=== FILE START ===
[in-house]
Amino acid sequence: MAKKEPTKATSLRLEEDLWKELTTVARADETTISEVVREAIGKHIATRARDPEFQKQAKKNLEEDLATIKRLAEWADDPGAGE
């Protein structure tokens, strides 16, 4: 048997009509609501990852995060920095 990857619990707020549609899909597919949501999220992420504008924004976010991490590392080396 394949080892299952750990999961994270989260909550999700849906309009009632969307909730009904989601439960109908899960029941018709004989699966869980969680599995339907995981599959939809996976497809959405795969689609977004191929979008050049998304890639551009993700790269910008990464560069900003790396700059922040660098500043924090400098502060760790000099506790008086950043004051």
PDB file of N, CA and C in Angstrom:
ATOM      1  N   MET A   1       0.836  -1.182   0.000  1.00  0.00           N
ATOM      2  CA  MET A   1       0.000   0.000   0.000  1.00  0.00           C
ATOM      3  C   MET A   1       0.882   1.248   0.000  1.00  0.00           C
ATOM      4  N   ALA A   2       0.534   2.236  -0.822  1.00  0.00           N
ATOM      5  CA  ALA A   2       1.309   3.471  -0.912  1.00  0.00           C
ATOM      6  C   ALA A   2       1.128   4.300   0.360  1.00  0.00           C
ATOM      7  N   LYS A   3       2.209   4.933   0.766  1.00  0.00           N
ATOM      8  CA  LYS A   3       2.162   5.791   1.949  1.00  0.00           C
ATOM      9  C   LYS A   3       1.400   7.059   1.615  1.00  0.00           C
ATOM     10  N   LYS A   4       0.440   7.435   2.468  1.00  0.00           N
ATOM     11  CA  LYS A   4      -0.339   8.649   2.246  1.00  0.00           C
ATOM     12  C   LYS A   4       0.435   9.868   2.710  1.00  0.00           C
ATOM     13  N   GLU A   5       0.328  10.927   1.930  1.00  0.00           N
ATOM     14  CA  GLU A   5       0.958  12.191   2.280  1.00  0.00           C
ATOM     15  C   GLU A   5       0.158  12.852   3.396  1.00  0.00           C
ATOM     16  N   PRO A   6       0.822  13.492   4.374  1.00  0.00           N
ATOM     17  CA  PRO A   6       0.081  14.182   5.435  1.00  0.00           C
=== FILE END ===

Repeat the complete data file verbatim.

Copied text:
[in-house]
Amino acid sequence: MAKKEPTKATSLRLEEDLWKELTTVARADETTISEVVREAIGKHIATRARDPEFQKQAKKNLEEDLATIKRLAEWADDPGAGE
């Protein structure tokens, strides 16, 4: 048997009509609501990852995060920095 990857619990707020549609899909597919949501999220992420504008924004976010991490590392080396 394949080892299952750990999961994270989260909550999700849906309009009632969307909730009904989601439960109908899960029941018709004989699966869980969680599995339907995981599959939809996976497809959405795969689609977004191929979008050049998304890639551009993700790269910008990464560069900003790396700059922040660098500043924090400098502060760790000099506790008086950043004051």
PDB file of N, CA and C in Angstrom:
ATOM      1  N   MET A   1       0.836  -1.182   0.000  1.00  0.00           N
ATOM      2  CA  MET A   1       0.000   0.000   0.000  1.00  0.00           C
ATOM      3  C   MET A   1       0.882   1.248   0.000  1.00  0.00           C
ATOM      4  N   ALA A   2       0.534   2.236  -0.822  1.00  0.00           N
ATOM      5  CA  ALA A   2       1.309   3.471  -0.912  1.00  0.00           C
ATOM      6  C   ALA A   2       1.128   4.300   0.360  1.00  0.00           C
ATOM      7  N   LYS A   3       2.209   4.933   0.766  1.00  0.00           N
ATOM      8  CA  LYS A   3       2.162   5.791   1.949  1.00  0.00           C
ATOM      9  C   LYS A   3       1.400   7.059   1.615  1.00  0.00           C
ATOM     10  N   LYS A   4       0.440   7.435   2.468  1.00  0.00           N
ATOM     11  CA  LYS A   4      -0.339   8.649   2.246  1.00  0.00           C
ATOM     12  C   LYS A   4       0.435   9.868   2.710  1.00  0.00           C
ATOM     13  N   GLU A   5       0.328  10.927   1.930  1.00  0.00           N
ATOM     14  CA  GLU A   5       0.958  12.191   2.280  1.00  0.00           C
ATOM     15  C   GLU A   5       0.158  12.852   3.396  1.00  0.00           C
ATOM     16  N   PRO A   6       0.822  13.492   4.374  1.00  0.00           N
ATOM     17  CA  PRO A   6       0.081  14.182   5.435  1.00  0.00           C